There's been an outpouring of predictable "stay in your lane" criticisms leveled towards Jimmy Kimmel after his monologue against the Graham-Cassidy legislation that would completely restructure our health care system. The National Review had a truly awful hot take that basically said Kimmel should stick to comedy.
For context, here's a summary of Kimmel's son's condition from CNN: "Kimmel said a sonogram of the heart revealed the baby had been born with a heart condition in which a pulmonary valve was completely blocked and there was a hole in the wall between the left and right sides of his heart. Three days later, Billy underwent open-heart surgery."
He told the story on his show. It was incredibly moving.
After telling his own personal story, holding back tears, he said this: "If your baby is going to die and it doesn't have to, it shouldn't matter how much money you make."
Then, no longer holding back the tears, he said this about his stay in the children's hospital: "I saw a lot of families there, and no parent should ever have to decide if they can afford to save their child's life. It just shouldn't happen. Not here."
That's the context for Jimmy Kimmel's involvement in this health care debate.
After his monologue, Bill Cassidy came on his show, said all the right things, and adopted the "Kimmel Test" as a method for evaluating health care reform proposals. Could a family afford to treat an infant with a heart defect without going bankrupt?
But, in Jimmy Kimmel's words: "This guy, Bill Cassidy, just lied right to my face."
Bill Cassidy's plan is a disaster. All 50 Medicaid State Directors are opposed to it. The list of medical groups opposing it is beyond staggering (it includes the American Medical Association, American Hospital Association, American Cancer Society, March of Dimes...).
So of course there was a chorus of people on the right taking exception, not to the content of Jimmy Kimmel's critiques, but to the fact that he, as a comedian, would even make them. "Stay in your lane" was basically their argument.
Molly Knight on Twitter had the best line: "Jimmy Kimmel is the father of an infant who needs multiple heart surgeries to live. This is his lane."
Of course this is his lane. Jimmy Kimmel has a legitimately compelling perspective and he used his platform for meaningful advocacy on one of the most important issues in the public sphere today. And he talks openly about how he has the means to pay for his son's procedures regardless of whether these Obamacare bills pass or fail -- so his advocacy doesn't even benefit his family's medical situation! It's literally just because he believes it's the right thing to do.
I've been having an ongoing conversation over the last few weeks with a friend about celebrities. My consistent critique is: "You have a platform. Great. I'm happy for you. Now what are you doing with it? How are you using it to help people?" And in this case, I'm using "celebrity" as a very broad term, everything from Instagram influencers to Justin Bieber. Anyone who has an audience.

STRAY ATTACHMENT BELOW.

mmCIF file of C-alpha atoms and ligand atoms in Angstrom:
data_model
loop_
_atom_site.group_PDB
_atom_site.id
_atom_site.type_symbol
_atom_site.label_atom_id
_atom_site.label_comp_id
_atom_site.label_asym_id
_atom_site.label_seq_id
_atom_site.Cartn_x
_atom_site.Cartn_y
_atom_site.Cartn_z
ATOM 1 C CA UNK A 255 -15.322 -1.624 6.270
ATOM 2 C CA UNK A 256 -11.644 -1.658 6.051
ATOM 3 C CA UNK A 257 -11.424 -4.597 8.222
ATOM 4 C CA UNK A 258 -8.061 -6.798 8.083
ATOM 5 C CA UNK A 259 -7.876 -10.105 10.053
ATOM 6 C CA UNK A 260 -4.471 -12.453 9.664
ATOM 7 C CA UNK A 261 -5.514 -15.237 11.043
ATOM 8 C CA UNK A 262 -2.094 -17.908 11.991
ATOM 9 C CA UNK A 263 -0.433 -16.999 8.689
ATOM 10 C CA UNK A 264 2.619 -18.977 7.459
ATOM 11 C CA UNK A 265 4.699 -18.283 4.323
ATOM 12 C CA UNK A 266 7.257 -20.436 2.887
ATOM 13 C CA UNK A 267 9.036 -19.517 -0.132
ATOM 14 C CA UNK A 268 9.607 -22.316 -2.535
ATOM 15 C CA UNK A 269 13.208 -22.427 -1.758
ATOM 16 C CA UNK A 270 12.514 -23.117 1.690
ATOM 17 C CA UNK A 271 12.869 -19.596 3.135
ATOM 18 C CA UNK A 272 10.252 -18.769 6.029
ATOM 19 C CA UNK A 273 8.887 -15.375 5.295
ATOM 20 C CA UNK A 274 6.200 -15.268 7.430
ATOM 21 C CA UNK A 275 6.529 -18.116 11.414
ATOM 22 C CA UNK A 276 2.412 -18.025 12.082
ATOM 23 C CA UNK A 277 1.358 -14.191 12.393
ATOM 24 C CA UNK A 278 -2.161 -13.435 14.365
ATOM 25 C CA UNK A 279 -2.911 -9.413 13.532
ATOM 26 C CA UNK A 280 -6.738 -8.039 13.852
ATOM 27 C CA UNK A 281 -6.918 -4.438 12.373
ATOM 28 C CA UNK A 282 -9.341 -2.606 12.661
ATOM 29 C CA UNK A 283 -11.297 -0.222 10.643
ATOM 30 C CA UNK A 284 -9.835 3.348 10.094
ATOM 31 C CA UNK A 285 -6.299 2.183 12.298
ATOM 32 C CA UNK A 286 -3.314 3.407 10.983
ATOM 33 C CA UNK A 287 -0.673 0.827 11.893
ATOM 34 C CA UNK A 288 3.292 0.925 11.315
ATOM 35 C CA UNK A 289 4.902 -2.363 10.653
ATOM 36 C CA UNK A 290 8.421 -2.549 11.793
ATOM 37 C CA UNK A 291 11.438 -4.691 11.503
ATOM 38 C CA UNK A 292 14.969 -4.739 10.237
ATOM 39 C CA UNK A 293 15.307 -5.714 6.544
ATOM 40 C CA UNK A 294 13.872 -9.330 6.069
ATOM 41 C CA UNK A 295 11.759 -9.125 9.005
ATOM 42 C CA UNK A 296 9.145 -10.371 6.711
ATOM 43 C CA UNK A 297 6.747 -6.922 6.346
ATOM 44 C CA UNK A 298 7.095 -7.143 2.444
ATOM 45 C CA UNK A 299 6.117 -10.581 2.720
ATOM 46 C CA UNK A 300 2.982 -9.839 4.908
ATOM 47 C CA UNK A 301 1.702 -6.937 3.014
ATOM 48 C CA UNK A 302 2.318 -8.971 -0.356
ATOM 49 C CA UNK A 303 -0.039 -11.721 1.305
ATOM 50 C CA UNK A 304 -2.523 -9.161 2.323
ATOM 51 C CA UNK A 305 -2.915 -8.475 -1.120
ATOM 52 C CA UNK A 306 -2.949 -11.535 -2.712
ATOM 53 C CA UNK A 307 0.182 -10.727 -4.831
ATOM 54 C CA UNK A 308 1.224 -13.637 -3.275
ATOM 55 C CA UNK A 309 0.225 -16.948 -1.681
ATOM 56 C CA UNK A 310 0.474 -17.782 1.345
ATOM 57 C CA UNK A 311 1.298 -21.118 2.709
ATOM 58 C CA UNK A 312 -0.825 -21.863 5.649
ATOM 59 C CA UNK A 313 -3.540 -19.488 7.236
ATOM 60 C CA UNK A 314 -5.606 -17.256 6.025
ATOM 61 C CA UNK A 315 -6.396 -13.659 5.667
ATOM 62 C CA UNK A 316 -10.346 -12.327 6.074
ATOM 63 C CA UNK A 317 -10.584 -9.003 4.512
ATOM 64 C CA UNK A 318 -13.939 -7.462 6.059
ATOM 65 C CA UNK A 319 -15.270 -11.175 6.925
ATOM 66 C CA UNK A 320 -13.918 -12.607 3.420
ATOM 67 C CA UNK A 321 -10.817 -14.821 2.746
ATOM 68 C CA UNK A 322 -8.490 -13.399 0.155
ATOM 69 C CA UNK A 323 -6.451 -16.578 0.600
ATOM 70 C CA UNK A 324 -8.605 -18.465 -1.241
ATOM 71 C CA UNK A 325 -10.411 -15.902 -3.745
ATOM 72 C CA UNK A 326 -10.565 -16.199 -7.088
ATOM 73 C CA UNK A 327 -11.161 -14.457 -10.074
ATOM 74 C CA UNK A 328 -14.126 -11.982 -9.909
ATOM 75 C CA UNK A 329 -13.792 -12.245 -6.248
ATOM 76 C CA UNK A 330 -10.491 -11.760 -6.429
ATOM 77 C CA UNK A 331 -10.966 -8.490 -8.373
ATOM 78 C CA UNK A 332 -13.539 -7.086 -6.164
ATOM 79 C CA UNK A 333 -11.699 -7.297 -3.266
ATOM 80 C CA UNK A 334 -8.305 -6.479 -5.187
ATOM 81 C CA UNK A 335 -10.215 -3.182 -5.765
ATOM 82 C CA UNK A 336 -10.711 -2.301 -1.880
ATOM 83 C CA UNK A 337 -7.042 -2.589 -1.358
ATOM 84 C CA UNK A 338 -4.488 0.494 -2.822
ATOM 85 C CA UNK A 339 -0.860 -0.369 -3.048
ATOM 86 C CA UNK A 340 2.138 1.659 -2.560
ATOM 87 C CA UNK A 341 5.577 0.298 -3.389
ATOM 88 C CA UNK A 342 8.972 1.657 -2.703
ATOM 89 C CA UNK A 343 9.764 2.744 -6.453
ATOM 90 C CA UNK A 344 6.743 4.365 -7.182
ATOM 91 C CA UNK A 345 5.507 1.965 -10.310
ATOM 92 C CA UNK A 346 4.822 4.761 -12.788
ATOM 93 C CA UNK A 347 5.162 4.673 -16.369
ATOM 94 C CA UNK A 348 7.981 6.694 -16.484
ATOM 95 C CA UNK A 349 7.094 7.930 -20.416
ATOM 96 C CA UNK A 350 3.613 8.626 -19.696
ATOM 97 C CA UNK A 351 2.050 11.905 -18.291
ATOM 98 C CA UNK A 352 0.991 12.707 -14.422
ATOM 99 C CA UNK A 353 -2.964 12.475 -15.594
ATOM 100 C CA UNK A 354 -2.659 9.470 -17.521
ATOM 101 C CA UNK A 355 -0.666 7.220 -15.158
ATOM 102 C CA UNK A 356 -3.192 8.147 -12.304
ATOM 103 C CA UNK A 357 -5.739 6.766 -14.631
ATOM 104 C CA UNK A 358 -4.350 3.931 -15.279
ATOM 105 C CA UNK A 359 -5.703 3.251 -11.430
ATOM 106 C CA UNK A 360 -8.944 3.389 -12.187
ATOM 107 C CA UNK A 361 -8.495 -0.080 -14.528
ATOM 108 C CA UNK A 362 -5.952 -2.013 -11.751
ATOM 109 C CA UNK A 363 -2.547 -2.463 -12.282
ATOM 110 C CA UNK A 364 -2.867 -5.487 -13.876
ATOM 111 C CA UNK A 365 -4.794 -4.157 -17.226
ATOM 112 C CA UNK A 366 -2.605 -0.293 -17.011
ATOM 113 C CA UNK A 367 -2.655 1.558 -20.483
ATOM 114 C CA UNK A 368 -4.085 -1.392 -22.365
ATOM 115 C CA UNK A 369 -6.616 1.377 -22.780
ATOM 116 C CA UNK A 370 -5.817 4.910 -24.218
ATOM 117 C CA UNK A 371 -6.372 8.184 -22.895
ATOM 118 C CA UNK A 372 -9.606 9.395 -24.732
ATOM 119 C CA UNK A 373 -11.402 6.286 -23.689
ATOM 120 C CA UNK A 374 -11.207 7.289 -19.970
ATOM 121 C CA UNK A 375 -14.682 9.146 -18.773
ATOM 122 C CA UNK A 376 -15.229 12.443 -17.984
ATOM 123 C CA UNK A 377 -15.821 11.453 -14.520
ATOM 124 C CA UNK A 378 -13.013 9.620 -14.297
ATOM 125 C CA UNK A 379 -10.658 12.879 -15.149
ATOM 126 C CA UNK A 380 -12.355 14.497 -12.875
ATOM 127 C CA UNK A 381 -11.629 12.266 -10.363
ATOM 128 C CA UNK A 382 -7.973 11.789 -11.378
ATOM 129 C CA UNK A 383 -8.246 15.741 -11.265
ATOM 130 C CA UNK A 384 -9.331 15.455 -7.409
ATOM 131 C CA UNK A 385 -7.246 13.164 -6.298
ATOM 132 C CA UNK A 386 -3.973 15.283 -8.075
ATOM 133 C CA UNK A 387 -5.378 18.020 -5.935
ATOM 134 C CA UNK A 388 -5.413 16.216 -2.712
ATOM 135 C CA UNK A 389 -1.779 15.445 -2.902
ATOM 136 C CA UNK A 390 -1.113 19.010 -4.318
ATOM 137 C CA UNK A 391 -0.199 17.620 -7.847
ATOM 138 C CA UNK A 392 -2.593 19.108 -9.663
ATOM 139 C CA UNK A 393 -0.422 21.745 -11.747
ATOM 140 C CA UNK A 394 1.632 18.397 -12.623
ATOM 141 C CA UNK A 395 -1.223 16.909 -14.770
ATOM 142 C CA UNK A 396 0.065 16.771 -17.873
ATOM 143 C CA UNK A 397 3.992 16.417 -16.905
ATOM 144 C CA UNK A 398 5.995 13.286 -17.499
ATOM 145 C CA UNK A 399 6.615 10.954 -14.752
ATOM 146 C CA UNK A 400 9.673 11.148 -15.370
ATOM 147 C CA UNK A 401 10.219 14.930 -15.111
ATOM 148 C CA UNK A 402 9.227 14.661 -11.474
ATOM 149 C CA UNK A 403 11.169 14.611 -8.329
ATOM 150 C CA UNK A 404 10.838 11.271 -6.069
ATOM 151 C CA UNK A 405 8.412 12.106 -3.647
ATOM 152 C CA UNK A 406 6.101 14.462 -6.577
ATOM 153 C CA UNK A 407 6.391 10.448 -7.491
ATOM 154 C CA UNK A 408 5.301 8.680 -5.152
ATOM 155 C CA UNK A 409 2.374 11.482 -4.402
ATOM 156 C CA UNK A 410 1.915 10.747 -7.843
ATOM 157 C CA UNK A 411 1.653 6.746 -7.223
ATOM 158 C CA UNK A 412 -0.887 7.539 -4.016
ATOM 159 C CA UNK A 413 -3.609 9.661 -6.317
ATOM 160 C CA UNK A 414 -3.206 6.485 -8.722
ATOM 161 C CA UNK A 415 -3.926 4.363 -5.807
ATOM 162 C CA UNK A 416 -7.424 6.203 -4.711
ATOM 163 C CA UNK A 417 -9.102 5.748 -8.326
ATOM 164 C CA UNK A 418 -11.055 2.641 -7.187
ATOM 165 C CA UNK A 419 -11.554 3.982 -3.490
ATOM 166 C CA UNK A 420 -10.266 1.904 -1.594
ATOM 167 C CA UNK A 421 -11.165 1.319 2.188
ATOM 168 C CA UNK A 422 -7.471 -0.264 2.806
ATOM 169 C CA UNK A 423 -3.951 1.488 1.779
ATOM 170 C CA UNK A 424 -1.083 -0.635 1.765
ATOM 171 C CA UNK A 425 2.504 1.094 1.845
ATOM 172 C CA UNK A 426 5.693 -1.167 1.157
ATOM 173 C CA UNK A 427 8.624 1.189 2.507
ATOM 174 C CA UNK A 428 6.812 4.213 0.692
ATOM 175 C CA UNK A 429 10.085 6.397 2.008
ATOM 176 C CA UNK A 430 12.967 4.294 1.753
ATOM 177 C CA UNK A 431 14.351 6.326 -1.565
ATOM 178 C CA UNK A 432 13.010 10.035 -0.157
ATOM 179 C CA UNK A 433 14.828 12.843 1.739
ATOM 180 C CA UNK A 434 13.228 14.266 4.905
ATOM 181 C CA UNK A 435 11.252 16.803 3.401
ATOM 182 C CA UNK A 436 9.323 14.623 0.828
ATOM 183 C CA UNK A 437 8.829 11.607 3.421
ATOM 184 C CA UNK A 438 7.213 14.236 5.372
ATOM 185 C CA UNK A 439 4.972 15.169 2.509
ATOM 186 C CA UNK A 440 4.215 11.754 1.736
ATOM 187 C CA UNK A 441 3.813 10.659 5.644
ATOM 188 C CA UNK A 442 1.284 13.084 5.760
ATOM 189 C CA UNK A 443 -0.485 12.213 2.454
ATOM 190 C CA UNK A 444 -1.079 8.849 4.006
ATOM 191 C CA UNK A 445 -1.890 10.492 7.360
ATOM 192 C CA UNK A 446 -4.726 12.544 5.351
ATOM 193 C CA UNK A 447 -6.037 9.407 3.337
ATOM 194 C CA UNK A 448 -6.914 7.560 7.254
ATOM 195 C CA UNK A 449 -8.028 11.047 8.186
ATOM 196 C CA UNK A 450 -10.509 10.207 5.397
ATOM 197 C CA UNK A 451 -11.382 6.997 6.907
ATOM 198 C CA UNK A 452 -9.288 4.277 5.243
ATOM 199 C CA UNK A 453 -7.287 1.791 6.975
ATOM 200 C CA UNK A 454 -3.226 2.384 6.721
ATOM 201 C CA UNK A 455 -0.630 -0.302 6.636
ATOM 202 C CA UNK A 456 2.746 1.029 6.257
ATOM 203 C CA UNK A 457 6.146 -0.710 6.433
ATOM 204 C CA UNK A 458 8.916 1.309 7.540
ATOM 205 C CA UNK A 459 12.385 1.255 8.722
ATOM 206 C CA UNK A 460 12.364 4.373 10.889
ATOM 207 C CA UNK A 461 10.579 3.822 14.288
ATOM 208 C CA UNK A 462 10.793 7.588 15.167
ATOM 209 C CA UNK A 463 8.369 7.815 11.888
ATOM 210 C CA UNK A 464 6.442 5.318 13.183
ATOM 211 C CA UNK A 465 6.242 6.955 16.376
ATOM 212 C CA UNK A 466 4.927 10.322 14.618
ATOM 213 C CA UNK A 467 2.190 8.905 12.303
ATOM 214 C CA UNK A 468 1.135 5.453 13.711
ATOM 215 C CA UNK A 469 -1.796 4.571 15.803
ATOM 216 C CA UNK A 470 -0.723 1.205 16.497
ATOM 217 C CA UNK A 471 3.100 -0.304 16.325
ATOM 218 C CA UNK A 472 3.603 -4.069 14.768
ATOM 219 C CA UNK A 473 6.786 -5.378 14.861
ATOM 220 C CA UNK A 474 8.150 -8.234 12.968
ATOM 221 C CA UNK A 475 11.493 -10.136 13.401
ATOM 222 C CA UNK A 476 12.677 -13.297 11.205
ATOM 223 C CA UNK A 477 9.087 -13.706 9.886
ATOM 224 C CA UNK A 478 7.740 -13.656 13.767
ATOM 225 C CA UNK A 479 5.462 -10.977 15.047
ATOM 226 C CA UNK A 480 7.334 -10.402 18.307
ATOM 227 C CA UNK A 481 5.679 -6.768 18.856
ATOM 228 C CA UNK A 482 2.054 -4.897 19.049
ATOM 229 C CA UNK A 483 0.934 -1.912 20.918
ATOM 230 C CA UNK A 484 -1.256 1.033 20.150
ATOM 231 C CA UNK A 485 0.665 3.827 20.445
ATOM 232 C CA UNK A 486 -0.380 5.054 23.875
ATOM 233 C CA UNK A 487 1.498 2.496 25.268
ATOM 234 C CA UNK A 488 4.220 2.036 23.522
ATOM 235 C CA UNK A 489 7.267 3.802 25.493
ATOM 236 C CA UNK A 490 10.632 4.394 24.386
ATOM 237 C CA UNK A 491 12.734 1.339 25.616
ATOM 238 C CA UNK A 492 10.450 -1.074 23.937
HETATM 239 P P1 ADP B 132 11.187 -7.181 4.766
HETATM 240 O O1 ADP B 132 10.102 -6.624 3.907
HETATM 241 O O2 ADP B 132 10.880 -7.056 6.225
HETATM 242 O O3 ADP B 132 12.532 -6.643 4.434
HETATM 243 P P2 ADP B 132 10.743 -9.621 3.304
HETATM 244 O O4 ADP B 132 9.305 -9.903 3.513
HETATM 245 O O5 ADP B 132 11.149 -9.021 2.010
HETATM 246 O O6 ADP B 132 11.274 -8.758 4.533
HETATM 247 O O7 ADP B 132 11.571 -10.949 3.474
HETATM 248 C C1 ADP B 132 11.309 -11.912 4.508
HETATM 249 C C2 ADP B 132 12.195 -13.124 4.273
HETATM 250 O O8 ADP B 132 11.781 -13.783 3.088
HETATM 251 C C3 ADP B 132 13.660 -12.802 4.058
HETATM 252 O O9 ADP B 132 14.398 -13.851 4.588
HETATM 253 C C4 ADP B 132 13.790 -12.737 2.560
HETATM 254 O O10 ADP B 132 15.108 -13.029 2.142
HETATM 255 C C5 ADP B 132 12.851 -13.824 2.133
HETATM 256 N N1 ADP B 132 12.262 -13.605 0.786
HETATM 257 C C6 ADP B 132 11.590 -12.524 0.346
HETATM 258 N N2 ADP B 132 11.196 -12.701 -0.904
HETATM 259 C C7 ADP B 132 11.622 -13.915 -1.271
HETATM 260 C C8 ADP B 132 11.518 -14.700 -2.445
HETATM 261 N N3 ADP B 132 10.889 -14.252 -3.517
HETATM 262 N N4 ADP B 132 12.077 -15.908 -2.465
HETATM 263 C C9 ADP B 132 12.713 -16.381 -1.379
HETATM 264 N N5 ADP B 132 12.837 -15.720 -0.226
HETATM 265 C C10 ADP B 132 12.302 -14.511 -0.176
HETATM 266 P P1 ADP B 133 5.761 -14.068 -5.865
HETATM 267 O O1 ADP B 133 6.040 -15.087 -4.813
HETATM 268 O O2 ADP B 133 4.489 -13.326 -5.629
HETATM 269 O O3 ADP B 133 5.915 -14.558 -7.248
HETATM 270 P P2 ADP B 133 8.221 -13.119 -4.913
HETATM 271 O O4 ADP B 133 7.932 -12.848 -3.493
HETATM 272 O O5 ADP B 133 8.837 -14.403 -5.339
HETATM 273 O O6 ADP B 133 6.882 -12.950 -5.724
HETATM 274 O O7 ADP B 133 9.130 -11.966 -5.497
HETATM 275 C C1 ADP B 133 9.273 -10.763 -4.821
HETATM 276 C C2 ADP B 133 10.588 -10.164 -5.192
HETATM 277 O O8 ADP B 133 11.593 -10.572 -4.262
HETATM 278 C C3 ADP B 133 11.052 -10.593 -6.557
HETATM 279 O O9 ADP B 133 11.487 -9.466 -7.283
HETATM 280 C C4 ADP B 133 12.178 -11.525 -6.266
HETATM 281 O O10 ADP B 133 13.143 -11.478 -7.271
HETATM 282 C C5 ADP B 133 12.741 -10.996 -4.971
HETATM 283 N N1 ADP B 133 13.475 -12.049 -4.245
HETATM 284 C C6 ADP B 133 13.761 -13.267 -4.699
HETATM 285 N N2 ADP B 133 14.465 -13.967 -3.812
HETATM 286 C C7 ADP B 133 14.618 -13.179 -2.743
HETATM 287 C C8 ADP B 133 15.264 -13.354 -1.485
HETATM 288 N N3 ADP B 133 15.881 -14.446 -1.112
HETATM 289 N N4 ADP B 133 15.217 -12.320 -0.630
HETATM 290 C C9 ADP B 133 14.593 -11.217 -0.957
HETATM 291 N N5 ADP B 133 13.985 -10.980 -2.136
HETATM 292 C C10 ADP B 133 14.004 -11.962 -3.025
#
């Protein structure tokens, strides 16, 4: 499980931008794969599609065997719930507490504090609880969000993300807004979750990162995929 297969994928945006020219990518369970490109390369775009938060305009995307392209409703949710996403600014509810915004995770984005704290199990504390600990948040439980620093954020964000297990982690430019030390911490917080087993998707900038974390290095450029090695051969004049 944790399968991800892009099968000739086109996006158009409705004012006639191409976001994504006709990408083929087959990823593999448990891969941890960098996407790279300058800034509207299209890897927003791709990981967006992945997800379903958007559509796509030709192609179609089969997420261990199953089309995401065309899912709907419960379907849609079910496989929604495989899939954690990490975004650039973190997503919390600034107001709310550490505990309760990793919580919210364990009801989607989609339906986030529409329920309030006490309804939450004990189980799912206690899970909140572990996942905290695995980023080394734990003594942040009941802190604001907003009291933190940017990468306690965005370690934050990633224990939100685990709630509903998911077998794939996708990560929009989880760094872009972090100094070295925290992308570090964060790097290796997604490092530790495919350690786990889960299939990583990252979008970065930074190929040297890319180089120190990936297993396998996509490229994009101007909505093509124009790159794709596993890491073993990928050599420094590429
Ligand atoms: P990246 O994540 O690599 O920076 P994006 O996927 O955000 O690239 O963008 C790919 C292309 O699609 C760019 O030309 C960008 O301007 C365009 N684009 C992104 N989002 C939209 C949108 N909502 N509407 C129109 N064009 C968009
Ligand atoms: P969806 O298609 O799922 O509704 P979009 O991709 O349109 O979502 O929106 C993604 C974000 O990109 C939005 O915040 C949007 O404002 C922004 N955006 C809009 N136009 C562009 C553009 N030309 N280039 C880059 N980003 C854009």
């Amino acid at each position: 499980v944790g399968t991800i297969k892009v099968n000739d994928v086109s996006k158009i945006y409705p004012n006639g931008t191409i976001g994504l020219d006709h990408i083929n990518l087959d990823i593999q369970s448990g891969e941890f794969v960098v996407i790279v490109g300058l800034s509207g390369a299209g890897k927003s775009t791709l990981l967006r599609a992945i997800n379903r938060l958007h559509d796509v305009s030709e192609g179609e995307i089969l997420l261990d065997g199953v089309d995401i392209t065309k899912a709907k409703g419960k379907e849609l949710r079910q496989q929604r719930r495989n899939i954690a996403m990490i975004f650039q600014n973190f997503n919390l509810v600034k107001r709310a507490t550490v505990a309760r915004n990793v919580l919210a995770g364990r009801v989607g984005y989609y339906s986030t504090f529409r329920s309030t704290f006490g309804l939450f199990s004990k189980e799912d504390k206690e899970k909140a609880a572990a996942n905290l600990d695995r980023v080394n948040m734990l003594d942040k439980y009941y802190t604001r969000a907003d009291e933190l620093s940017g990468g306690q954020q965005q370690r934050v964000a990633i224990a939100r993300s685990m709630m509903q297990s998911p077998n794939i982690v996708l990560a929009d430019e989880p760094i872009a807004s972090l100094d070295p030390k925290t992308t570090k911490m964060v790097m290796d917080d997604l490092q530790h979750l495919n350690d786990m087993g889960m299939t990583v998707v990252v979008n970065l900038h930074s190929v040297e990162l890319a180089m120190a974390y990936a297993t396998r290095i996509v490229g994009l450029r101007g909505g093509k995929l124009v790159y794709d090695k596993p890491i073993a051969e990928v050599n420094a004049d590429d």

Basically, my critique is the opposite of the National Review's hot take.
This whole idea that celebrities/athletes need to stay out of public discourse is outdated. The former host of the Celebrity Apprentice is President of the United States. That ship has sailed. (I won't even get into the mind-blowing hypocrisy of conservative silence when it comes to Donald Trump trying to tell National Football League owners and fans how they should act. How is that Donald Trump's lane?)
But on a larger level, our culture has changed. Walter Cronkite is gone. People don't watch the evening news every night to stay up-to-date with current affairs. The way people consume media in this country is changing so quickly, and people with an audience should use their platforms to advocate for the greater good and help the public understand how important these debates are.
I'm not talking about spouting off about random political opinions, or regularly injecting politics into all aspects of popular culture. I'm also not talking about sending out a tweet or an Insta post every few months. That's counterproductive and feeds the narrative that celebrities should "stay in their lane."
Kimmel's monologues are not that. They're personal, sincere, researched, coherent, thoughtful. They have an impact. They make people listen.
I love how Kimmel phrased it: "And by the way, before you post a nasty Facebook message saying I'm politicizing my son's health problems, I want you to know I am politicizing my son's health problems, because I have to."
We're lucky that he did -- and I hope more people will use their platforms to make a difference. There are a lot of problems in America and around the world right now. A lot to be worried about. We need more voices engaging in thoughtful debate, not fewer.